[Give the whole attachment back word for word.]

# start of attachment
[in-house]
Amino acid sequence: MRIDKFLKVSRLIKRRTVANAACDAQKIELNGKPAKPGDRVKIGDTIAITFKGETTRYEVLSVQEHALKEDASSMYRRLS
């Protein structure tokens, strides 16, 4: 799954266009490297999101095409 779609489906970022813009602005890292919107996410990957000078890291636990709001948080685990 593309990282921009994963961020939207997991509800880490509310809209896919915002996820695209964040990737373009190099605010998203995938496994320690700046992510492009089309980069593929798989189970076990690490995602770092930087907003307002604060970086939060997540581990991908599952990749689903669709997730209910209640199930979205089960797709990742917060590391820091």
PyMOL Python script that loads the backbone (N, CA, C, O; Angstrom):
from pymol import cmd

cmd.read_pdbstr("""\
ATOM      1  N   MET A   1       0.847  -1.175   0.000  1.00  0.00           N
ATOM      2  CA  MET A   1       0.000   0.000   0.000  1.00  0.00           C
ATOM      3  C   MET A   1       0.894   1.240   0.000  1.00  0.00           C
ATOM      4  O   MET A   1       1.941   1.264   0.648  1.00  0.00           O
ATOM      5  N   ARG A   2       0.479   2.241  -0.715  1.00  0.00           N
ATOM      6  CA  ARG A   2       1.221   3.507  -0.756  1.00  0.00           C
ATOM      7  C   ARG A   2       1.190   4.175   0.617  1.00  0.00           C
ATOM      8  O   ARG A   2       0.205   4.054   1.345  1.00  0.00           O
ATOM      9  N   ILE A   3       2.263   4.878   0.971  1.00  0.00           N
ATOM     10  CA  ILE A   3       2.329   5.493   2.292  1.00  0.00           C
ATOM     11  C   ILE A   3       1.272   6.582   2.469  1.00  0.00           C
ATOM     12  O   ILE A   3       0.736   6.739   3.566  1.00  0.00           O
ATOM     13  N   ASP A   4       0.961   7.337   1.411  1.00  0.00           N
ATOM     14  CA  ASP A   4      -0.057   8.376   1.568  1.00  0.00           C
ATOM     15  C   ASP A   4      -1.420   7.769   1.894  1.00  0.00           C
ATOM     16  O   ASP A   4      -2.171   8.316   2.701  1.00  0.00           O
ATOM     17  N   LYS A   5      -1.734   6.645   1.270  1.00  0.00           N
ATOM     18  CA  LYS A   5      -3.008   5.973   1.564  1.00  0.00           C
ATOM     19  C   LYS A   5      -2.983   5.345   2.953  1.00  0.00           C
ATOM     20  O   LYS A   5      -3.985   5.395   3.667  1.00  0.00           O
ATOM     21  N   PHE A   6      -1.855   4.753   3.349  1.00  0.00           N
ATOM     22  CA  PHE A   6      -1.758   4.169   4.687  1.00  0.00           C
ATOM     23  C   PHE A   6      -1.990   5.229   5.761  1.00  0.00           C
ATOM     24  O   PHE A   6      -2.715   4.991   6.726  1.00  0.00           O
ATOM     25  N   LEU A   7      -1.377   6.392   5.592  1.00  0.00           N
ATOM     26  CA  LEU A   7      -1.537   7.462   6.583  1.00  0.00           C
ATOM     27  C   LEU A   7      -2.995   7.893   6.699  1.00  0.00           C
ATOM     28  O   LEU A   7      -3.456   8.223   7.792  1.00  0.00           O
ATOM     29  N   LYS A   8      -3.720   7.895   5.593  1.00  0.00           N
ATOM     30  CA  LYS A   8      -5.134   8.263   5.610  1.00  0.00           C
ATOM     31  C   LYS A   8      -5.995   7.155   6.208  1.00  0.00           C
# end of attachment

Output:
[in-house]
Amino acid sequence: MRIDKFLKVSRLIKRRTVANAACDAQKIELNGKPAKPGDRVKIGDTIAITFKGETTRYEVLSVQEHALKEDASSMYRRLS
């Protein structure tokens, strides 16, 4: 799954266009490297999101095409 779609489906970022813009602005890292919107996410990957000078890291636990709001948080685990 593309990282921009994963961020939207997991509800880490509310809209896919915002996820695209964040990737373009190099605010998203995938496994320690700046992510492009089309980069593929798989189970076990690490995602770092930087907003307002604060970086939060997540581990991908599952990749689903669709997730209910209640199930979205089960797709990742917060590391820091």
PyMOL Python script that loads the backbone (N, CA, C, O; Angstrom):
from pymol import cmd

cmd.read_pdbstr("""\
ATOM      1  N   MET A   1       0.847  -1.175   0.000  1.00  0.00           N
ATOM      2  CA  MET A   1       0.000   0.000   0.000  1.00  0.00           C
ATOM      3  C   MET A   1       0.894   1.240   0.000  1.00  0.00           C
ATOM      4  O   MET A   1       1.941   1.264   0.648  1.00  0.00           O
ATOM      5  N   ARG A   2       0.479   2.241  -0.715  1.00  0.00           N
ATOM      6  CA  ARG A   2       1.221   3.507  -0.756  1.00  0.00           C
ATOM      7  C   ARG A   2       1.190   4.175   0.617  1.00  0.00           C
ATOM      8  O   ARG A   2       0.205   4.054   1.345  1.00  0.00           O
ATOM      9  N   ILE A   3       2.263   4.878   0.971  1.00  0.00           N
ATOM     10  CA  ILE A   3       2.329   5.493   2.292  1.00  0.00           C
ATOM     11  C   ILE A   3       1.272   6.582   2.469  1.00  0.00           C
ATOM     12  O   ILE A   3       0.736   6.739   3.566  1.00  0.00           O
ATOM     13  N   ASP A   4       0.961   7.337   1.411  1.00  0.00           N
ATOM     14  CA  ASP A   4      -0.057   8.376   1.568  1.00  0.00           C
ATOM     15  C   ASP A   4      -1.420   7.769   1.894  1.00  0.00           C
ATOM     16  O   ASP A   4      -2.171   8.316   2.701  1.00  0.00           O
ATOM     17  N   LYS A   5      -1.734   6.645   1.270  1.00  0.00           N
ATOM     18  CA  LYS A   5      -3.008   5.973   1.564  1.00  0.00           C
ATOM     19  C   LYS A   5      -2.983   5.345   2.953  1.00  0.00           C
ATOM     20  O   LYS A   5      -3.985   5.395   3.667  1.00  0.00           O
ATOM     21  N   PHE A   6      -1.855   4.753   3.349  1.00  0.00           N
ATOM     22  CA  PHE A   6      -1.758   4.169   4.687  1.00  0.00           C
ATOM     23  C   PHE A   6      -1.990   5.229   5.761  1.00  0.00           C
ATOM     24  O   PHE A   6      -2.715   4.991   6.726  1.00  0.00           O
ATOM     25  N   LEU A   7      -1.377   6.392   5.592  1.00  0.00           N
ATOM     26  CA  LEU A   7      -1.537   7.462   6.583  1.00  0.00           C
ATOM     27  C   LEU A   7      -2.995   7.893   6.699  1.00  0.00           C
ATOM     28  O   LEU A   7      -3.456   8.223   7.792  1.00  0.00           O
ATOM     29  N   LYS A   8      -3.720   7.895   5.593  1.00  0.00           N
ATOM     30  CA  LYS A   8      -5.134   8.263   5.610  1.00  0.00           C
ATOM     31  C   LYS A   8      -5.995   7.155   6.208  1.00  0.00           C